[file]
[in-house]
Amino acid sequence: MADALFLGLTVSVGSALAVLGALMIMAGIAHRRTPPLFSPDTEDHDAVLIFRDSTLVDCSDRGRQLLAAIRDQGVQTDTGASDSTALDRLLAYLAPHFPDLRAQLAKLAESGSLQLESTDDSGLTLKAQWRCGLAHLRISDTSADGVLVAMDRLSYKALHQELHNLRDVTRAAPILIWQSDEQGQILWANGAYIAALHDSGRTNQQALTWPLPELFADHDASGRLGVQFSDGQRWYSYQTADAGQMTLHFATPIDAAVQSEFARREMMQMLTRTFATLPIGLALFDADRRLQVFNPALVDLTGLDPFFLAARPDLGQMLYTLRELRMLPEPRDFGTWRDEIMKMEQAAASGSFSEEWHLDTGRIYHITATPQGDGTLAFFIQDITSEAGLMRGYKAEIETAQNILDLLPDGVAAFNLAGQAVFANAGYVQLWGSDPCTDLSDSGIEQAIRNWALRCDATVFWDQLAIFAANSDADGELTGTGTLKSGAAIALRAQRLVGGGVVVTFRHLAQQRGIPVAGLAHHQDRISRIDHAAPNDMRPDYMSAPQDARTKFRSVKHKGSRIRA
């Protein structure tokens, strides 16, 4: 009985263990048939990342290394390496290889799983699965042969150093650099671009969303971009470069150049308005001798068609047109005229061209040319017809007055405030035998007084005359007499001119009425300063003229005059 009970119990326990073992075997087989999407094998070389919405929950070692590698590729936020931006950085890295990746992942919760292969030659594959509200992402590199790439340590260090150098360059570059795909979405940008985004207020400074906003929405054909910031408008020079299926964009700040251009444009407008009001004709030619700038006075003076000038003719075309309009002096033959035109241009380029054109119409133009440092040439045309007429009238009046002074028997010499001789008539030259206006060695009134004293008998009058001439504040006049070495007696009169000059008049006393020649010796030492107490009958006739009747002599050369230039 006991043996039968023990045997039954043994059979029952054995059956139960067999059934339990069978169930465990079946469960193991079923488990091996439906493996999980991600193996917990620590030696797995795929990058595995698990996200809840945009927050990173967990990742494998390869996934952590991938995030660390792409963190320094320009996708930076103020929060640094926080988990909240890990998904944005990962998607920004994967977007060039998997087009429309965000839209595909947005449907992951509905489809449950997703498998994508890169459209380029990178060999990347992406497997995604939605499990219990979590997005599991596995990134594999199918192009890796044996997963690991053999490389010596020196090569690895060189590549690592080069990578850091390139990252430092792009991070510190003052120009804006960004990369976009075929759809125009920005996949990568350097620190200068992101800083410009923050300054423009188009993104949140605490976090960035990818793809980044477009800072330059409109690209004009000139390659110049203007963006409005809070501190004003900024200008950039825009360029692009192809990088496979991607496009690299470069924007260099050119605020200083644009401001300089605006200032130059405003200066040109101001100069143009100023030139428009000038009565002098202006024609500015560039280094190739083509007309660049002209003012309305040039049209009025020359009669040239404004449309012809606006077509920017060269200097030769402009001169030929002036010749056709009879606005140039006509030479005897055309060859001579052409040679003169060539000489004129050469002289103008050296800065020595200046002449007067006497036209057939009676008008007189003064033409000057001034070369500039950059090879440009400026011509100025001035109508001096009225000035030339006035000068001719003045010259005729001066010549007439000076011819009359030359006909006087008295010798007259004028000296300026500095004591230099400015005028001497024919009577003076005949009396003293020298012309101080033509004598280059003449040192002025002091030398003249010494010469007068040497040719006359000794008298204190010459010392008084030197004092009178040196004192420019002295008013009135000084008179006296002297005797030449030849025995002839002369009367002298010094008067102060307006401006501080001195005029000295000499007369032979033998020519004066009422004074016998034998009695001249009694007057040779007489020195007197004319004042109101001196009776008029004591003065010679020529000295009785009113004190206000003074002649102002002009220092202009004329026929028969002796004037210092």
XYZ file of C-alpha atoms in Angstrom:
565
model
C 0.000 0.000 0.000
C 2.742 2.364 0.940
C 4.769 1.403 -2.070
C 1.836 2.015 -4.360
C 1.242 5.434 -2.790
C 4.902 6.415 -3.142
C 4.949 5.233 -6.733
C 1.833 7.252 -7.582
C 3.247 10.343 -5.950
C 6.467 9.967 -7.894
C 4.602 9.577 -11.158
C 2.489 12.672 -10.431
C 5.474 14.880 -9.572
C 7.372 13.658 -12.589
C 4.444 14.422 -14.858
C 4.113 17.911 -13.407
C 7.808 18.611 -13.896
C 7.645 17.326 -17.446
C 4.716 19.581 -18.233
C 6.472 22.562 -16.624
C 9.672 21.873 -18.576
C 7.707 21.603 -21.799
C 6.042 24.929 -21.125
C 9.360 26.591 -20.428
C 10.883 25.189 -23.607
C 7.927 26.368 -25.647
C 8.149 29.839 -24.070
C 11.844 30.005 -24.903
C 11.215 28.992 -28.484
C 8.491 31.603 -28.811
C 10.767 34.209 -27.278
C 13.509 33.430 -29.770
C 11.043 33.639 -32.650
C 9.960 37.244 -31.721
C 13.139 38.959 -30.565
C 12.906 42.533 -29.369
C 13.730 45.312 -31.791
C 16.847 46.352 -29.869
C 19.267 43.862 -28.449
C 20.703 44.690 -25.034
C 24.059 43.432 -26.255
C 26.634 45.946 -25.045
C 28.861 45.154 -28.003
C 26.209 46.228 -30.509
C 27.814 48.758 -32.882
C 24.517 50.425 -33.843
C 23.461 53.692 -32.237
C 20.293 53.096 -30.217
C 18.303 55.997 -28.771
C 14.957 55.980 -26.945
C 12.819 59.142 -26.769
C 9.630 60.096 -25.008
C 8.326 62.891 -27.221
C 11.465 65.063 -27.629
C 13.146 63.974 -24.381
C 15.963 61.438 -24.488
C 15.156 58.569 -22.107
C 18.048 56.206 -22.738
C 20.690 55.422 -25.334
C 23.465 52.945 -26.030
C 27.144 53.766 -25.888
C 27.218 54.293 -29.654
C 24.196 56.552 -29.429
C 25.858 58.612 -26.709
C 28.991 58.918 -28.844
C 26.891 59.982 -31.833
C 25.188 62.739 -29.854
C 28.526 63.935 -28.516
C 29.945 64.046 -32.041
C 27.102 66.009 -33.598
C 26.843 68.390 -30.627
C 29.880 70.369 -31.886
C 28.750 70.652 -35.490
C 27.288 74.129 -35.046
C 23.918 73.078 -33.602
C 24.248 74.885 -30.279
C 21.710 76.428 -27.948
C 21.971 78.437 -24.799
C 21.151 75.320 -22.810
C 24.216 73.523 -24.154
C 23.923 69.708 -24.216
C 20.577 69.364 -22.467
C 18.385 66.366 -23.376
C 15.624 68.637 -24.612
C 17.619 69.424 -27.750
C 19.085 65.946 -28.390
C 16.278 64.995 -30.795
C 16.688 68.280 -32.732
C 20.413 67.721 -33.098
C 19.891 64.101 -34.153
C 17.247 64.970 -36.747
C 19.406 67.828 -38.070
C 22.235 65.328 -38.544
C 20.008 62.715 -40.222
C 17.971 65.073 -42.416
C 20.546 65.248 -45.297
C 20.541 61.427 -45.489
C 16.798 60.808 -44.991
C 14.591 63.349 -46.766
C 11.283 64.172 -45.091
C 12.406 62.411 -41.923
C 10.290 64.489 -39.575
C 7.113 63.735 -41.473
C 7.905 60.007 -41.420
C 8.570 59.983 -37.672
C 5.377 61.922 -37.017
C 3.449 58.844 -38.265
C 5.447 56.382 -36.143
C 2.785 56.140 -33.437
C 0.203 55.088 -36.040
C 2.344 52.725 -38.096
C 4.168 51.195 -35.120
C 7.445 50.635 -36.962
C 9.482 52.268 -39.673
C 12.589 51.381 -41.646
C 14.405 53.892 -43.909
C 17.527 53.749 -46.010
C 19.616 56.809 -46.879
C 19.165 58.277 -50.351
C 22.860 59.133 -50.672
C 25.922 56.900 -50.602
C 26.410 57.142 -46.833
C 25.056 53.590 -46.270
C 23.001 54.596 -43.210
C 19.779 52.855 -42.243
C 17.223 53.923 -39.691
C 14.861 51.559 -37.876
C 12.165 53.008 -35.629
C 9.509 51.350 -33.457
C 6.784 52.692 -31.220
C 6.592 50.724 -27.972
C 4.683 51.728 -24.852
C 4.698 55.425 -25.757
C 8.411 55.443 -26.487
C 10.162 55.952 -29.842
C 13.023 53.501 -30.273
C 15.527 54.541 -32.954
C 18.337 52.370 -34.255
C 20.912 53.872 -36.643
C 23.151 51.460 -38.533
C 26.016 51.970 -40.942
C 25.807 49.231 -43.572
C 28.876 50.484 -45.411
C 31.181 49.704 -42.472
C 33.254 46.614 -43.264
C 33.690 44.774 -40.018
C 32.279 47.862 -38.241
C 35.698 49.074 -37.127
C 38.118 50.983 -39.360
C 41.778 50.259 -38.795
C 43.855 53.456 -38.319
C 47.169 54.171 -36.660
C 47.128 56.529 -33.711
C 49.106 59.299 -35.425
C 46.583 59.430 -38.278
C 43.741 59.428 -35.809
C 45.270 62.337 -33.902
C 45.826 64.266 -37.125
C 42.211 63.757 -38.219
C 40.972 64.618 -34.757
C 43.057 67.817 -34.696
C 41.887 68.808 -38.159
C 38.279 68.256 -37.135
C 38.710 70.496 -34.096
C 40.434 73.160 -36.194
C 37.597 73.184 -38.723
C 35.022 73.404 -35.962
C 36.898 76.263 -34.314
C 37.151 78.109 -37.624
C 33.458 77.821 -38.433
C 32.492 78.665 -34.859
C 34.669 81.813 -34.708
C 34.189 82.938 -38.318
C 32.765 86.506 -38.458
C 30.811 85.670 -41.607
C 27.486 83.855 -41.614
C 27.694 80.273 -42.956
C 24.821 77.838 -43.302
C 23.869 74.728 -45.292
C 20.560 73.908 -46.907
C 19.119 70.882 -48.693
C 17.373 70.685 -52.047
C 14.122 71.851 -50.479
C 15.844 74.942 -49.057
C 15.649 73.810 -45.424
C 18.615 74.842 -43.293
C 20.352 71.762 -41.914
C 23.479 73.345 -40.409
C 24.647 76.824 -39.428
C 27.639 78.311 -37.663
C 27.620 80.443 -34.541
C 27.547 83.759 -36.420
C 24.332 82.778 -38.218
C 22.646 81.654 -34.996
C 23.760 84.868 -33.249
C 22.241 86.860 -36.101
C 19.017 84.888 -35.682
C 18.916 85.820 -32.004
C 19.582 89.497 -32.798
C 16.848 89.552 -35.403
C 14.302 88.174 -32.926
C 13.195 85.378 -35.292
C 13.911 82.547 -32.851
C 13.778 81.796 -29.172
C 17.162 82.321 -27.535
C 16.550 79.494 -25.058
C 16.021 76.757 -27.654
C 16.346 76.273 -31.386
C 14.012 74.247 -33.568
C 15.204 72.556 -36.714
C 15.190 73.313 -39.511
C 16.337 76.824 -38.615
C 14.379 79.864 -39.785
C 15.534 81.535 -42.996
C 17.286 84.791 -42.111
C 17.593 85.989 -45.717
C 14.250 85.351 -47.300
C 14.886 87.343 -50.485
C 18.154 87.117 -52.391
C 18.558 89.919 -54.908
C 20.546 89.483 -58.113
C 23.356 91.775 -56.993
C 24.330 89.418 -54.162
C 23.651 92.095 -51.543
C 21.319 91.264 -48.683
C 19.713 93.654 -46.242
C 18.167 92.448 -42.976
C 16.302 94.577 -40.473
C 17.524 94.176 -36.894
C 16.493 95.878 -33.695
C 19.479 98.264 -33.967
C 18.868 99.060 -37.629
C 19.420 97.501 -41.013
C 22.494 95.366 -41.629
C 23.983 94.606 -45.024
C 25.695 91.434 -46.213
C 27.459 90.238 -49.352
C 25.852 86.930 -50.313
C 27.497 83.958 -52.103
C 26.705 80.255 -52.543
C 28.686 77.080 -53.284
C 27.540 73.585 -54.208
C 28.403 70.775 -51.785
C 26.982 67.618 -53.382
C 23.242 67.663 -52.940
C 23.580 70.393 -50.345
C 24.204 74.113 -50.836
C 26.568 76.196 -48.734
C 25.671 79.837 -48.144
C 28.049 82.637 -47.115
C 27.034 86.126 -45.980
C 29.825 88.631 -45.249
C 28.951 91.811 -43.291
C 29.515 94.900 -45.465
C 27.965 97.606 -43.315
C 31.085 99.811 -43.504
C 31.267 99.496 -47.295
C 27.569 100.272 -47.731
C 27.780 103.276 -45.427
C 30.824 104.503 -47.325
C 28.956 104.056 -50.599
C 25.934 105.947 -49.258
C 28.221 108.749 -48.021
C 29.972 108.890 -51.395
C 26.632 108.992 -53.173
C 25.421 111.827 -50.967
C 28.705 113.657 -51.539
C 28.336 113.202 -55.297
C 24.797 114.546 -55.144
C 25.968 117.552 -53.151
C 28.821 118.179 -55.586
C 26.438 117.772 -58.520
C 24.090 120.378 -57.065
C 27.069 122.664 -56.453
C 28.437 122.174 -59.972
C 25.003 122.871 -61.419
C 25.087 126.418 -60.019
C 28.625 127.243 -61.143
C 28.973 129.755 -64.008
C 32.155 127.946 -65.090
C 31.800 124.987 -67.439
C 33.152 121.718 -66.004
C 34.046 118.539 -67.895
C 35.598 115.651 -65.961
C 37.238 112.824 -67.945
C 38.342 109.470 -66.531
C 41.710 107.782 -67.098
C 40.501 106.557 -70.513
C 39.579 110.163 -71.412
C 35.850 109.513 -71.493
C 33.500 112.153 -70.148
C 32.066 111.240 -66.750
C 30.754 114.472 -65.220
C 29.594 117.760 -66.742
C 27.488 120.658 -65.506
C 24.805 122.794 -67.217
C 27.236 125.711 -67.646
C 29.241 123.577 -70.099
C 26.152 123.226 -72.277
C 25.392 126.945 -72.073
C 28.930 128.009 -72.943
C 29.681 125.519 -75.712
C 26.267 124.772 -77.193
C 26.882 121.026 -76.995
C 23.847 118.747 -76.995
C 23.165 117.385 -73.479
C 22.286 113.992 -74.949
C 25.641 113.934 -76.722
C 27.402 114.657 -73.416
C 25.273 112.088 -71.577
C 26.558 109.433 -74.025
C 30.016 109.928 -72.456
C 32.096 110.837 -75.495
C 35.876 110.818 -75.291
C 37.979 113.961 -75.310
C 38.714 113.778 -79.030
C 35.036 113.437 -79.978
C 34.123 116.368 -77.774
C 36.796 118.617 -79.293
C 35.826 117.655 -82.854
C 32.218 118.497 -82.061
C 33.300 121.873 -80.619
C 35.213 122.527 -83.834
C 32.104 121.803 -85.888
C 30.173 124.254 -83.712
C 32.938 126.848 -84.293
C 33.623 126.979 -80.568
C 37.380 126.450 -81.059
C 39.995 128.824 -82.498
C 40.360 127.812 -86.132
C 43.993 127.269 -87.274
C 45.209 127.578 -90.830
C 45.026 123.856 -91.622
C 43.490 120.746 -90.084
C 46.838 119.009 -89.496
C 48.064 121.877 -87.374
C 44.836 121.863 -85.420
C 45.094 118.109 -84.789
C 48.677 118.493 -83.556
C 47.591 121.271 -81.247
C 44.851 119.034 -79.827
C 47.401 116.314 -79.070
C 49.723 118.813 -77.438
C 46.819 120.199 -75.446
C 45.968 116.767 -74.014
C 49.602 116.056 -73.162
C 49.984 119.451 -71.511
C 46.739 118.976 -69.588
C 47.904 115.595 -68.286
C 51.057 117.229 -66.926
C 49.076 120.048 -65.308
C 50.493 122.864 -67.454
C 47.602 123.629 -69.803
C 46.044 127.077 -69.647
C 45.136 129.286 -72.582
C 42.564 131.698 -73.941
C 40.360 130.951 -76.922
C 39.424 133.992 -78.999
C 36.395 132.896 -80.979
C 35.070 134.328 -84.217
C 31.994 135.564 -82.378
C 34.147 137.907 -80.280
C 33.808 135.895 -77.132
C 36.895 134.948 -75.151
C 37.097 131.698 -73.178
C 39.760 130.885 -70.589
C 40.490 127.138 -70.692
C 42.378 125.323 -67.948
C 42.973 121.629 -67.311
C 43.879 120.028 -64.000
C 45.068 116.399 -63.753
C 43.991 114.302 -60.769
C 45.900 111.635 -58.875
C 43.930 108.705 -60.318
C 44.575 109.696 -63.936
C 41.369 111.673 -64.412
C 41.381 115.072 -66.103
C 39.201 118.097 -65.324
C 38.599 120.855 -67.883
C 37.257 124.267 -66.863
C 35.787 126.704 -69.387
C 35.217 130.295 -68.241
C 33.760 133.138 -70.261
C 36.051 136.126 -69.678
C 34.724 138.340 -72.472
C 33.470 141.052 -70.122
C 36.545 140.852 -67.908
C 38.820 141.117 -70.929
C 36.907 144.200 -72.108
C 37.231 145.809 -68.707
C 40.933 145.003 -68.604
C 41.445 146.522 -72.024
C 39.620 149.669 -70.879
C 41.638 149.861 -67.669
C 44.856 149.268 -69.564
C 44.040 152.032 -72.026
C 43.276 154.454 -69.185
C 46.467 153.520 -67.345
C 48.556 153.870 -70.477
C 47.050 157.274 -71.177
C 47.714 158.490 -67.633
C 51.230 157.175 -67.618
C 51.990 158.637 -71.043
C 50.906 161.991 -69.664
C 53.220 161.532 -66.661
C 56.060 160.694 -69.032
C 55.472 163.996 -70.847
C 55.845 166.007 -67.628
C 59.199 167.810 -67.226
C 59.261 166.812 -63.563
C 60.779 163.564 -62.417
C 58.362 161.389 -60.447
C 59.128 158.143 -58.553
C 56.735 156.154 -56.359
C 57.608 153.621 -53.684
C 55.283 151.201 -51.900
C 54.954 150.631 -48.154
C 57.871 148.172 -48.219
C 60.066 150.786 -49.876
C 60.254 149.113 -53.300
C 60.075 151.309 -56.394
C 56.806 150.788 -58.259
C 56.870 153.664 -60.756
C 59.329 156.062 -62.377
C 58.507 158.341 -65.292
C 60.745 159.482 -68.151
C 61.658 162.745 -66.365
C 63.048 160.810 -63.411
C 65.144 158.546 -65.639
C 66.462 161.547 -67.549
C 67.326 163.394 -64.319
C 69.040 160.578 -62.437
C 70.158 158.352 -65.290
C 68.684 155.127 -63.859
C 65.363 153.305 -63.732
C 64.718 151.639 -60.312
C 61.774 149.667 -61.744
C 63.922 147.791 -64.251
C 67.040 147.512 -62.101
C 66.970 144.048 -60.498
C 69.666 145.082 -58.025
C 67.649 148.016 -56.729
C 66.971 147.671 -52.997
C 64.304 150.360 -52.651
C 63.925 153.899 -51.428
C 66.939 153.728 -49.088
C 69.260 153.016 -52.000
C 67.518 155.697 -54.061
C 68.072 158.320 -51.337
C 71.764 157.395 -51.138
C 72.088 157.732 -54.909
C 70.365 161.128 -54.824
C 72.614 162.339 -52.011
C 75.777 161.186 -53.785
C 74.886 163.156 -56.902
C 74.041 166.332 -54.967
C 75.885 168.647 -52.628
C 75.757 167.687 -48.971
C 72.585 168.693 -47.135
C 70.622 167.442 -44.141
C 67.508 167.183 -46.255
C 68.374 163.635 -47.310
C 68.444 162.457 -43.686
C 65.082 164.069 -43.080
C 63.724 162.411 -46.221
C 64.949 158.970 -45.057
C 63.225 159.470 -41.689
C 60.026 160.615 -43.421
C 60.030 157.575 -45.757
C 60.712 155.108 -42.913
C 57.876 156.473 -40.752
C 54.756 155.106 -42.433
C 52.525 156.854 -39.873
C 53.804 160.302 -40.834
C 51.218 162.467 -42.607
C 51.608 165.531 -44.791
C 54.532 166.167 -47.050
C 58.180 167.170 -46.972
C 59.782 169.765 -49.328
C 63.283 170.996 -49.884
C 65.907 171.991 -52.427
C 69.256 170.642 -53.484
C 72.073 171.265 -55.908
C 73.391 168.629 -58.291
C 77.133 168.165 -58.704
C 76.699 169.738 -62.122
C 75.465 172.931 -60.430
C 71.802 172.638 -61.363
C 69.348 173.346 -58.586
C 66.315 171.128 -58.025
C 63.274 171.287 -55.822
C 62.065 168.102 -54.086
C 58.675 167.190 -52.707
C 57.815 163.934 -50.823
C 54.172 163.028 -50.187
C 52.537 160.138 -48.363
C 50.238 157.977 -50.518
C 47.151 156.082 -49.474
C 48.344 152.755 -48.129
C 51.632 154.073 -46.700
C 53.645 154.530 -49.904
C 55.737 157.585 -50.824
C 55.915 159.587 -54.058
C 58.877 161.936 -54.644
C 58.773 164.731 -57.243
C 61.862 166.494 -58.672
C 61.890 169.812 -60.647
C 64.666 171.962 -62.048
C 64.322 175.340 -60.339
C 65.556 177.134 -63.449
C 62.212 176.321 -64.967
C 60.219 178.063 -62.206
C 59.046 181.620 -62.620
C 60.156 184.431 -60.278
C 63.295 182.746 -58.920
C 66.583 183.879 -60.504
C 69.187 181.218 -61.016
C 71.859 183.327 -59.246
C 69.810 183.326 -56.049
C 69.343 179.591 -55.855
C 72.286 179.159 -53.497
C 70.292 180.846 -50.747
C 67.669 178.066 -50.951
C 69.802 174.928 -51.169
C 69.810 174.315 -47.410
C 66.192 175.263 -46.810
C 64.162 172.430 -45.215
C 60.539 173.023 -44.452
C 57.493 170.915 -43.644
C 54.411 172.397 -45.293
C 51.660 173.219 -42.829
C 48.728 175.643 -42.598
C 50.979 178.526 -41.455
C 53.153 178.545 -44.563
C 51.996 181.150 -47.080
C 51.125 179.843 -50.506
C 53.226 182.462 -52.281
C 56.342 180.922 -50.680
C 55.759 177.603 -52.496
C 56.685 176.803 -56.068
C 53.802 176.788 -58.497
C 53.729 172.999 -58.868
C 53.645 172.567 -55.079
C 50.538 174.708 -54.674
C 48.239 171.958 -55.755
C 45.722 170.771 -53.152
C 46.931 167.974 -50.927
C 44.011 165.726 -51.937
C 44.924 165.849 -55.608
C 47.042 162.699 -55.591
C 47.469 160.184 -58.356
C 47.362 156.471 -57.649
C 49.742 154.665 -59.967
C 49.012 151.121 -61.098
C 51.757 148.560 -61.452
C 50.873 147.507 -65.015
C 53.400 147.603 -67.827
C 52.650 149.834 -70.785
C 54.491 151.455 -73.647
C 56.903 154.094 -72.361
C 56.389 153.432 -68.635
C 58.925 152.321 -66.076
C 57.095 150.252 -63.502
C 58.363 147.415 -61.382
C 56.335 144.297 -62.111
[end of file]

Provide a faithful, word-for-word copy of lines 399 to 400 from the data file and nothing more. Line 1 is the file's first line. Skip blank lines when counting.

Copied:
C 39.620 149.669 -70.879
C 41.638 149.861 -67.669